VOL. 127 | NO. 204 | Thursday, October 18, 2012
Rays of Wisdom
Dana and Ray Brandon
Think Twice Before Pre-Paying A Mortgage
By Ray and Dana Brandon
Ray’s Take With savings interest about nil and the stock market still volatile, a lot of people are wondering about paying off their mortgage early. For some, this may be a good idea, as we have all discovered a healthy respect for debt, but for other homeowners, there may be better options for extra cash.
For example, it’s far wiser to pay off any other debts first – particularly credit card debt. After all, credit card interest is typically at least 10 percentage points higher than mortgage debt. That’s a huge difference!
You would probably be much better off investing in a retirement account as well. At the very least, you should be trying to max out contributions to your 401(k). Not only do investments in IRAs and 401(k)s have tax advantages, they have historically delivered returns higher than any savings you may gain from paying off your mortgage early.
Finally, it’s important to have money set aside for possible emergencies, such as losing your job or unexpected health issues. You should have at least six months of monthly expenses where you can easily access the funds, like a money market account. Twelve months would be even better.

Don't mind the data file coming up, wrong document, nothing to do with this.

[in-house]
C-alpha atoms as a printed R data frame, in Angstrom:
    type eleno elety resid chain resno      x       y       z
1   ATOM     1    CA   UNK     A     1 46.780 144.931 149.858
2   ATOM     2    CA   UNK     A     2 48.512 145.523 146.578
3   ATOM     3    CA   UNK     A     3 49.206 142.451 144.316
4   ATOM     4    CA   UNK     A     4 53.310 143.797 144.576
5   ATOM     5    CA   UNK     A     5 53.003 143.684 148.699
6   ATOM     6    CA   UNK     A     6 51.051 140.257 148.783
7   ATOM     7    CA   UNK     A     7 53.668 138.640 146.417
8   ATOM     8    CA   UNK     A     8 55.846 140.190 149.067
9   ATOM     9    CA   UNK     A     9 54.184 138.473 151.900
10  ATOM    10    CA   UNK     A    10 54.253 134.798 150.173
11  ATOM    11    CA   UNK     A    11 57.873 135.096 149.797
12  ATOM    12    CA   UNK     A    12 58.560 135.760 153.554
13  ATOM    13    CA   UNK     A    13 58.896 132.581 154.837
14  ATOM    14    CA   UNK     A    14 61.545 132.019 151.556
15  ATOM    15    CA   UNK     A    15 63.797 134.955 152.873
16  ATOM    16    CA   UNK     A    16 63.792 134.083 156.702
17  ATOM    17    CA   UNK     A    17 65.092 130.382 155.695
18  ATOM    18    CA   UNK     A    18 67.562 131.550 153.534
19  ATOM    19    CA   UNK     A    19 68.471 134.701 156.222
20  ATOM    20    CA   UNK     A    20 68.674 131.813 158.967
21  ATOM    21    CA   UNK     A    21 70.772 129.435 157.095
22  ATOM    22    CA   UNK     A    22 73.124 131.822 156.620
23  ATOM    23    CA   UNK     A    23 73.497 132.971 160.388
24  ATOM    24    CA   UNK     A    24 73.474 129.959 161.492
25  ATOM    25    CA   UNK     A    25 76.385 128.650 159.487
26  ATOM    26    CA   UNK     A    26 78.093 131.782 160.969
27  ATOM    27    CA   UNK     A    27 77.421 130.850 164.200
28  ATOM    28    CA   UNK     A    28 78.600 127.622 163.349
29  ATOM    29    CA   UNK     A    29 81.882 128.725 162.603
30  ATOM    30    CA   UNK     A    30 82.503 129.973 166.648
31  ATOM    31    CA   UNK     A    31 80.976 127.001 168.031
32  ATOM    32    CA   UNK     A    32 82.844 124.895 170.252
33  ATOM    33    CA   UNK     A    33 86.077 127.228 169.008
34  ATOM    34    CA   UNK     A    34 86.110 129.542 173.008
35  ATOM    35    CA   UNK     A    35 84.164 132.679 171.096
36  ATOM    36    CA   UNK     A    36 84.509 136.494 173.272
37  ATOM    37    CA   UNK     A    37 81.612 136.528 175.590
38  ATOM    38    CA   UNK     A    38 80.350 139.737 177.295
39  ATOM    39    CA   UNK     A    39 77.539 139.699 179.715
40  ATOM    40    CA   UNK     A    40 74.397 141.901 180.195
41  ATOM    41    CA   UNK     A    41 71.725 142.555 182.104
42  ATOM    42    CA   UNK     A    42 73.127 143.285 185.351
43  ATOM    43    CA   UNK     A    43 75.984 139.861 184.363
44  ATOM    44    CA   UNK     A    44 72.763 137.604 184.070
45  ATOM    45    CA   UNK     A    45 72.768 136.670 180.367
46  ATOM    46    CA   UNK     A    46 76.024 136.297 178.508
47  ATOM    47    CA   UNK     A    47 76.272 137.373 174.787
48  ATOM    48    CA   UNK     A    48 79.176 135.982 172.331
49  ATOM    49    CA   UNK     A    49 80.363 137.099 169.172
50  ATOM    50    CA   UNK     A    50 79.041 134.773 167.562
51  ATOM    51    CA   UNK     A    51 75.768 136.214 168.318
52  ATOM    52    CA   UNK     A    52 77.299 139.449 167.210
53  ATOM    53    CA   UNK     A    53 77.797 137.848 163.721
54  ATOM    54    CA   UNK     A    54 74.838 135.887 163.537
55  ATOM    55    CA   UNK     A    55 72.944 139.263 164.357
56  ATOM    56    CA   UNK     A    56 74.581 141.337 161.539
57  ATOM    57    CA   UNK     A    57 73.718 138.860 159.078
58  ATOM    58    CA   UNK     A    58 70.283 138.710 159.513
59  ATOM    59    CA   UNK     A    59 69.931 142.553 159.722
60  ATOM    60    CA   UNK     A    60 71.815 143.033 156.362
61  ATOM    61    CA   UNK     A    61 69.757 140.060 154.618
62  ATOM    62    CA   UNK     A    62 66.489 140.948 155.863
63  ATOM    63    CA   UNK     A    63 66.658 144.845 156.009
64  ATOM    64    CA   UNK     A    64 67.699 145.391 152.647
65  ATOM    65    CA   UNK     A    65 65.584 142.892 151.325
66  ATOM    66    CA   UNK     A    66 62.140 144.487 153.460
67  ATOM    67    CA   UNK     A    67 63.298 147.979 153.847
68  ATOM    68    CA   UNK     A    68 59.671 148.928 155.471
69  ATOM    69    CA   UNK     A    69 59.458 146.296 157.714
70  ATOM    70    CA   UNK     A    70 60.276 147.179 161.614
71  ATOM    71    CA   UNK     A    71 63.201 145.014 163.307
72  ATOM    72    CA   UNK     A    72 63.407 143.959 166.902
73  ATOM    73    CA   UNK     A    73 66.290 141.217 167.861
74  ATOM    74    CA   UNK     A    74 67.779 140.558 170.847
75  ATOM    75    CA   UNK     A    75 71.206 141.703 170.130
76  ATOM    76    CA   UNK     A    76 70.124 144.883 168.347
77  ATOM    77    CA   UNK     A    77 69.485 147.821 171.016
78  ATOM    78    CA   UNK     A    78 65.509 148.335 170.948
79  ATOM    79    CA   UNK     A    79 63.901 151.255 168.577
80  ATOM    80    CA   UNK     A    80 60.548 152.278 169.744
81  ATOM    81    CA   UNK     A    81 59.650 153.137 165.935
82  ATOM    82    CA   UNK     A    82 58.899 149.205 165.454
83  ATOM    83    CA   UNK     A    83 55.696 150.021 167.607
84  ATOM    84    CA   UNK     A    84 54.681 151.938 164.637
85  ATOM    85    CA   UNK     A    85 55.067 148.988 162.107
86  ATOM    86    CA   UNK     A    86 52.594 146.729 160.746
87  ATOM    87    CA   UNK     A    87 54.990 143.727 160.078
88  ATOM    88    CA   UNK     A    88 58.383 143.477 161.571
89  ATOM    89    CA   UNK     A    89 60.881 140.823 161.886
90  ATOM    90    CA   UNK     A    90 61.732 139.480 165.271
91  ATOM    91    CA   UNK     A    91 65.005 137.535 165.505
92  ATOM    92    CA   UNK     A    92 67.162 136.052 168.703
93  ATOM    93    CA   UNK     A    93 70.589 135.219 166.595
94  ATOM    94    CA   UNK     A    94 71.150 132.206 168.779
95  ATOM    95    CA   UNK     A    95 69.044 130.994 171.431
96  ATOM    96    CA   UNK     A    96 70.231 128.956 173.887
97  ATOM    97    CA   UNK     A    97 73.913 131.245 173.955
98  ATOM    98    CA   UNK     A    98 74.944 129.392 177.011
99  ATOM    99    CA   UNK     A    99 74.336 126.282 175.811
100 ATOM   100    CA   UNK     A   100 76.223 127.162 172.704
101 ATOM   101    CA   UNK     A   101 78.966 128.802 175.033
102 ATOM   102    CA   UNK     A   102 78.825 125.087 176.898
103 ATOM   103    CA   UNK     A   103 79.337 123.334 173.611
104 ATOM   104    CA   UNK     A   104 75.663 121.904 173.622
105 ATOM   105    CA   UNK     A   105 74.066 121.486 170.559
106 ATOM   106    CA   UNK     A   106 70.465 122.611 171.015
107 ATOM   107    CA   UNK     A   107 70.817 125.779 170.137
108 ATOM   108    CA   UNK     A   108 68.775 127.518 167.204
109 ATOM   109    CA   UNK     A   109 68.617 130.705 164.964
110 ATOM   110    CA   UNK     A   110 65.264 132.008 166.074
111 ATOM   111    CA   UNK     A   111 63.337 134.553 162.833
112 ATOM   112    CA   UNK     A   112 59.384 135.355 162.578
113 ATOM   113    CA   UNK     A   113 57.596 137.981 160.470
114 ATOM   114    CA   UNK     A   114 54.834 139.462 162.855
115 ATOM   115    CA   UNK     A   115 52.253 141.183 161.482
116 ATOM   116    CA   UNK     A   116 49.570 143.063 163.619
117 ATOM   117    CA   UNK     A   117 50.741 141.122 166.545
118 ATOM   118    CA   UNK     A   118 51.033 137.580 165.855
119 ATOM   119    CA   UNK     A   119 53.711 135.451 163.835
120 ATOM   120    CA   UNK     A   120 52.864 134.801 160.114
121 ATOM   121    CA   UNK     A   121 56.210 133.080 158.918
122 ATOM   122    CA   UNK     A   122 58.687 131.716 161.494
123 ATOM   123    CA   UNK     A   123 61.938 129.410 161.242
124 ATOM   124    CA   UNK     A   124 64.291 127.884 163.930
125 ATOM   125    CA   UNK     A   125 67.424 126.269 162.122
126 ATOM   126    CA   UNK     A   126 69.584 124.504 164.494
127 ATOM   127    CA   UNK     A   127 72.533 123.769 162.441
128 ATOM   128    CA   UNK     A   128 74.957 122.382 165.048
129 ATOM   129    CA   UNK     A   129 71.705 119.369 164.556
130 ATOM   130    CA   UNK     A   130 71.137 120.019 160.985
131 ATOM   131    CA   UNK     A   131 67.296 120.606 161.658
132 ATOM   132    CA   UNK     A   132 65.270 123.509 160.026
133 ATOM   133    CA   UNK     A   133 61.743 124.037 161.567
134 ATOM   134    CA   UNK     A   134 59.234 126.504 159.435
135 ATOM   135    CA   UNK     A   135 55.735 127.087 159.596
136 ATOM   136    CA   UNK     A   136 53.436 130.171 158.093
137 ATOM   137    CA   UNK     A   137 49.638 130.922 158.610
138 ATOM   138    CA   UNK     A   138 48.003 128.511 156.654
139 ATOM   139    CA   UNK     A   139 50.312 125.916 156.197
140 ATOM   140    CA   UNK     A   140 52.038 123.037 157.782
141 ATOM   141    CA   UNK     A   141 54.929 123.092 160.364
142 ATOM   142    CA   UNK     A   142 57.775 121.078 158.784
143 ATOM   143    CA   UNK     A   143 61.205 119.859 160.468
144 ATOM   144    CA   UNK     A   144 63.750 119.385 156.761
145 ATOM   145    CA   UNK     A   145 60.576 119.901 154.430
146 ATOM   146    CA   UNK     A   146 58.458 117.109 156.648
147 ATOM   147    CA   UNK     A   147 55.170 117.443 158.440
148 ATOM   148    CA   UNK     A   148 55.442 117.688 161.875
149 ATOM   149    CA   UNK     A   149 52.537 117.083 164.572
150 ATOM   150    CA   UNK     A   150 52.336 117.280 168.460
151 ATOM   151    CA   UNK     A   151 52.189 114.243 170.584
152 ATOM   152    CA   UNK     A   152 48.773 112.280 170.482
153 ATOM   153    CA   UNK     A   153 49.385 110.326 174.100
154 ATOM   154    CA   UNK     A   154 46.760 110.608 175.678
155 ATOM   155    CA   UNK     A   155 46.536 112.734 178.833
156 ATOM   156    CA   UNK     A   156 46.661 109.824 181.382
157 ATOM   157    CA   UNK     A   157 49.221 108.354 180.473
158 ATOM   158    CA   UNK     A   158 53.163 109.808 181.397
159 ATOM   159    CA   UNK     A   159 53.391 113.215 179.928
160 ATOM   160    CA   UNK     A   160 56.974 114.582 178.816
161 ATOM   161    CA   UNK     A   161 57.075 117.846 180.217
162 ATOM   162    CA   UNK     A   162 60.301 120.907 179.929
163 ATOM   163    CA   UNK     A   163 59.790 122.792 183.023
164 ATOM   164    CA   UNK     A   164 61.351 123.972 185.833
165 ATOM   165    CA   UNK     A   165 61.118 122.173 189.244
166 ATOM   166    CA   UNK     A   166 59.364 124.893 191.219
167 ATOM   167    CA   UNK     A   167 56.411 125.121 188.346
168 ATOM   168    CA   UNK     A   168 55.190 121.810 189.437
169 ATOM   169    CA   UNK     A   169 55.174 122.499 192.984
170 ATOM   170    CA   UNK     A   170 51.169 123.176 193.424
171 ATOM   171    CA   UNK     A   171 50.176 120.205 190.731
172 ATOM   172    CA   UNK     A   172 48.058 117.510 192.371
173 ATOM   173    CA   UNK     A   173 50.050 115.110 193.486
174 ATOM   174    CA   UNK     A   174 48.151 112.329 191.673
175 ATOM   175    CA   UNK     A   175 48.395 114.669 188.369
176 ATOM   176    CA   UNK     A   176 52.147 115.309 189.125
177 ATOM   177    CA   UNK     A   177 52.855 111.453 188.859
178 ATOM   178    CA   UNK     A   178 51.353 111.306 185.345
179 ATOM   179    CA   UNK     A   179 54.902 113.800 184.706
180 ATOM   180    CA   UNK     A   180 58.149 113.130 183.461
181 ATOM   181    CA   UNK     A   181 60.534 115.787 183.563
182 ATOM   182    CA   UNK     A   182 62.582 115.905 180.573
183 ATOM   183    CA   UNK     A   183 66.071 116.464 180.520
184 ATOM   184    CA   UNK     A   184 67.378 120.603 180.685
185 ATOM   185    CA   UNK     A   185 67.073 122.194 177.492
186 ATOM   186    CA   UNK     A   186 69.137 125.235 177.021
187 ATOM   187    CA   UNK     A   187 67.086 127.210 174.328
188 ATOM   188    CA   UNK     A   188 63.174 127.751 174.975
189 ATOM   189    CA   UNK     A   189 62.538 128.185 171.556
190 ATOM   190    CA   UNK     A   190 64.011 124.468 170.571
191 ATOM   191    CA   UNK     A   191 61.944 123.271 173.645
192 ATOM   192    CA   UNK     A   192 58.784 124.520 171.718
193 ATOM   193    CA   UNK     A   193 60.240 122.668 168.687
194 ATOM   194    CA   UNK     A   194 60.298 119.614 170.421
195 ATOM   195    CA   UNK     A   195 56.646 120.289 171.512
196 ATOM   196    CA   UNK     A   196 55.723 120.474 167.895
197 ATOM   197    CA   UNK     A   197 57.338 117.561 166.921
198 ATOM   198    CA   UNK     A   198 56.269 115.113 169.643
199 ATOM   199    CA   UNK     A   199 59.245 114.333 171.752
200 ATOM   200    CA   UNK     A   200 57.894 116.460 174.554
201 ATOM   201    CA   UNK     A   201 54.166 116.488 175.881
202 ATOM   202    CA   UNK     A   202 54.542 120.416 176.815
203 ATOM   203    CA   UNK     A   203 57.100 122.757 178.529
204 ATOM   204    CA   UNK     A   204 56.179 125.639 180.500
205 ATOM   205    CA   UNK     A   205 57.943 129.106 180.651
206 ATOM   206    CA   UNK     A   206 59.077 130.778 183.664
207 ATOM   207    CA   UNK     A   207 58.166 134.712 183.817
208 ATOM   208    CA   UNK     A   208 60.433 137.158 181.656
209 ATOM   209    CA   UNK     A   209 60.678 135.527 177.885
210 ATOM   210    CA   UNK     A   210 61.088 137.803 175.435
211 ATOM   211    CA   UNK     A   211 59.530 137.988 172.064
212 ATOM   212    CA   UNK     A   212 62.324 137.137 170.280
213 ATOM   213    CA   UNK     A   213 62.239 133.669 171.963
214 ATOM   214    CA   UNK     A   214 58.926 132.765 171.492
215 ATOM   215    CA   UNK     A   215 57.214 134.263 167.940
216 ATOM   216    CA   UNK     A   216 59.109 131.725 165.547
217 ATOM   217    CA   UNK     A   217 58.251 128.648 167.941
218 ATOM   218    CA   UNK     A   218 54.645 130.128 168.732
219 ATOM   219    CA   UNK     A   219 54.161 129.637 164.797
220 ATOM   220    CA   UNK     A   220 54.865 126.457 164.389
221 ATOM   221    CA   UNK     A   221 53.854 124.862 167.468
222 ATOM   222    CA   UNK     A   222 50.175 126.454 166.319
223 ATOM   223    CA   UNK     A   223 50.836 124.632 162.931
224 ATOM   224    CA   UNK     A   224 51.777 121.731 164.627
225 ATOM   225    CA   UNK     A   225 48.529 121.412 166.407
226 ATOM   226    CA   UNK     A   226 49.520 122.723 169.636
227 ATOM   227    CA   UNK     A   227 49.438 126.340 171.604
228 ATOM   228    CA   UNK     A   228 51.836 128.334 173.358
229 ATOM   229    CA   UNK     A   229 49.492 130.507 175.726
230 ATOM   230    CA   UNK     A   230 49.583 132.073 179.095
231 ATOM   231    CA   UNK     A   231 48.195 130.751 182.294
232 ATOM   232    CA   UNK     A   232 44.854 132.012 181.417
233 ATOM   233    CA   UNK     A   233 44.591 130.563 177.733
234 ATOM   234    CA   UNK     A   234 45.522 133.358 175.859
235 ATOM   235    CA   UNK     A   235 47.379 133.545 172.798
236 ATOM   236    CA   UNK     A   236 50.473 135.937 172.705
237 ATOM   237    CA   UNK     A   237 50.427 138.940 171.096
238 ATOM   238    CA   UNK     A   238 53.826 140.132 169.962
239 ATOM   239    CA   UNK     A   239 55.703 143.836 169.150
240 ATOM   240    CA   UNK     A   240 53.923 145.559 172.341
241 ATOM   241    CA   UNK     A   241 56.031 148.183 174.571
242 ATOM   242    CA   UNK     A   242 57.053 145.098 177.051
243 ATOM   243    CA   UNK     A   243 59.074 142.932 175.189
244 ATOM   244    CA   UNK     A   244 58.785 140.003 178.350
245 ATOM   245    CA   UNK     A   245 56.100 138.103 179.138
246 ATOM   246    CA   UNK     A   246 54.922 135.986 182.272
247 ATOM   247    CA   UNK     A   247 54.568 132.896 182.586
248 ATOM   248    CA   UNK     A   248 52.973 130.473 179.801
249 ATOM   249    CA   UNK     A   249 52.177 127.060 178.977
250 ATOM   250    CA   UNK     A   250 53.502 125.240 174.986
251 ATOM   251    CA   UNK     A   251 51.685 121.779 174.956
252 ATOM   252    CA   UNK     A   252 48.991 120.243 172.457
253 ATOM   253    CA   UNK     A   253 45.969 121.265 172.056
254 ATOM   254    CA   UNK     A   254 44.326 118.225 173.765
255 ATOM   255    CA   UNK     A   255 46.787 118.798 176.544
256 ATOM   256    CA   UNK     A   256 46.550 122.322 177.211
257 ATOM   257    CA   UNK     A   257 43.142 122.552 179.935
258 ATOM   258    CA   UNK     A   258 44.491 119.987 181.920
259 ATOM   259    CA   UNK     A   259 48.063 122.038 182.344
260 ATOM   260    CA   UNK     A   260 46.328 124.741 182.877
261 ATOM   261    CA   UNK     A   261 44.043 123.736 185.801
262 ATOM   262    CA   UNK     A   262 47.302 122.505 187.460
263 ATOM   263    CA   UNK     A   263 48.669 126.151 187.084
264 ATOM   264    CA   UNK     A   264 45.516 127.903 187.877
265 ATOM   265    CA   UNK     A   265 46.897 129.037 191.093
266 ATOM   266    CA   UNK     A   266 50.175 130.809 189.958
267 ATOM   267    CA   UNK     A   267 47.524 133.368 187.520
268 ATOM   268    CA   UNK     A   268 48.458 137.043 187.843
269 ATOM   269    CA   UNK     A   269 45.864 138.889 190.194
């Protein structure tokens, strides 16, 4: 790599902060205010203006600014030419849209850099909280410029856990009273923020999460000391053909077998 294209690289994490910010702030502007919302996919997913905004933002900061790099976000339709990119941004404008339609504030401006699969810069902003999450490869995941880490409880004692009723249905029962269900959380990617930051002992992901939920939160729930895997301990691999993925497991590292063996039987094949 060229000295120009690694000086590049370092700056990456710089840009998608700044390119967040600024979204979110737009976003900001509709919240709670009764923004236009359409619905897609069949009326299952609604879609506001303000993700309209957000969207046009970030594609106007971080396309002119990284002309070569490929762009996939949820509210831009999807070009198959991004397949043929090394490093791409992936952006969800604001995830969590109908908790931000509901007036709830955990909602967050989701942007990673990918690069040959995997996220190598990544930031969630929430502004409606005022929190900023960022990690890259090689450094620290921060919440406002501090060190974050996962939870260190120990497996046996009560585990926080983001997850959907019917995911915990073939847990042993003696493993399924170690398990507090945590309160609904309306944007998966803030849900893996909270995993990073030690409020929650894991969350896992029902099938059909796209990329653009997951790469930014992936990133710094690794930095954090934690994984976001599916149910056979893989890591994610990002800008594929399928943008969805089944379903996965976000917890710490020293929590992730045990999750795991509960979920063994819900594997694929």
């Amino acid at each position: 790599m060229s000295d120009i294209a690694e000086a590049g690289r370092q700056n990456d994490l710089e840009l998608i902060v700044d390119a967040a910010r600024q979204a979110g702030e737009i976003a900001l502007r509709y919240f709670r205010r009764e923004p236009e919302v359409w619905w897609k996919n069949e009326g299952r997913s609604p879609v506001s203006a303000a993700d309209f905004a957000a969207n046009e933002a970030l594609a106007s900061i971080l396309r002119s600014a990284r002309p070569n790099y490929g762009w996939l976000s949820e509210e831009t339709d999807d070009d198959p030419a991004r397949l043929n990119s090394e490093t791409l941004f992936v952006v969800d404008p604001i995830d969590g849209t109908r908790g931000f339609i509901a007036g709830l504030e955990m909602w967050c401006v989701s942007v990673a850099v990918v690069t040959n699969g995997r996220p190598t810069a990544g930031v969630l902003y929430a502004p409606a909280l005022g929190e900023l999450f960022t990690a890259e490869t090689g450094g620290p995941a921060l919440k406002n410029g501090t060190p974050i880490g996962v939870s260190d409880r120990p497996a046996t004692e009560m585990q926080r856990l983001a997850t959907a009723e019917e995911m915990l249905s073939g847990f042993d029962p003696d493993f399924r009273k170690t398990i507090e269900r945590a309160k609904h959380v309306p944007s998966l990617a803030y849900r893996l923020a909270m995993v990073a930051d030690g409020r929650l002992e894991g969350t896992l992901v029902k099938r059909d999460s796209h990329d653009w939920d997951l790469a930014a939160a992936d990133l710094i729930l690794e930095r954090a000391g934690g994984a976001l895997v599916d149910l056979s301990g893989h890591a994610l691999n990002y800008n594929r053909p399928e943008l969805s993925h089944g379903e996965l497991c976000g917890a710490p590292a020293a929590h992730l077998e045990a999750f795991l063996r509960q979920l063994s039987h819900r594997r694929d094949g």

If you are debt free, saving for retirement, and have your emergency fund well supplied, you might consider pre-paying on your mortgage. However, since mortgage interest rates are currently so low and you can usually deduct mortgage interest, paying off a mortgage early simply doesn’t save you much money – possibly as little as three percent. Another way to look at it is that you are increasing your real estate asset allocation. Maybe a good move – maybe not.
One exception could be for those nearing or in retirement who still have a mortgage. If you’re in the final years of a 30-year mortgage, the tax advantages of interest deduction have diminished significantly. By removing one significant monthly payment, more money could go toward basic needs.
It’s a lot to consider. So, before you decide to make those extra, early mortgage payments, think twice. That might not be your best option investment-wise.
Dana’s Take Paying off a mortgage is a dream come true. The best way to accomplish that goal is to start small on that first home purchase.
Once upon a time, a “starter home” was big enough for a couple and later, a few kids. Sometimes people kept that home for a lifetime. My mother-in-law grew up with two brothers in a house with one bathroom. All three kids finished college with no student loans. Get the picture?
Today, I see McMansions with a Little Tikes play set in the yard. When a couple is just starting out, I’m not sure that being tied to a monster mortgage is the best use of resources. That kind of debt requires non-stop employment and guarantees nonstop stress.
If the goal of buying a home is “happily ever after,” keep that first cottage simple and realize your dreams.
Ray Brandon is a certified financial planner and CEO of Brandon Financial Planning (www.brandonplanning.com). His wife, Dana, has a bachelor’s degree in finance and is a licensed clinical social worker. Contact Ray Brandon at email@example.com.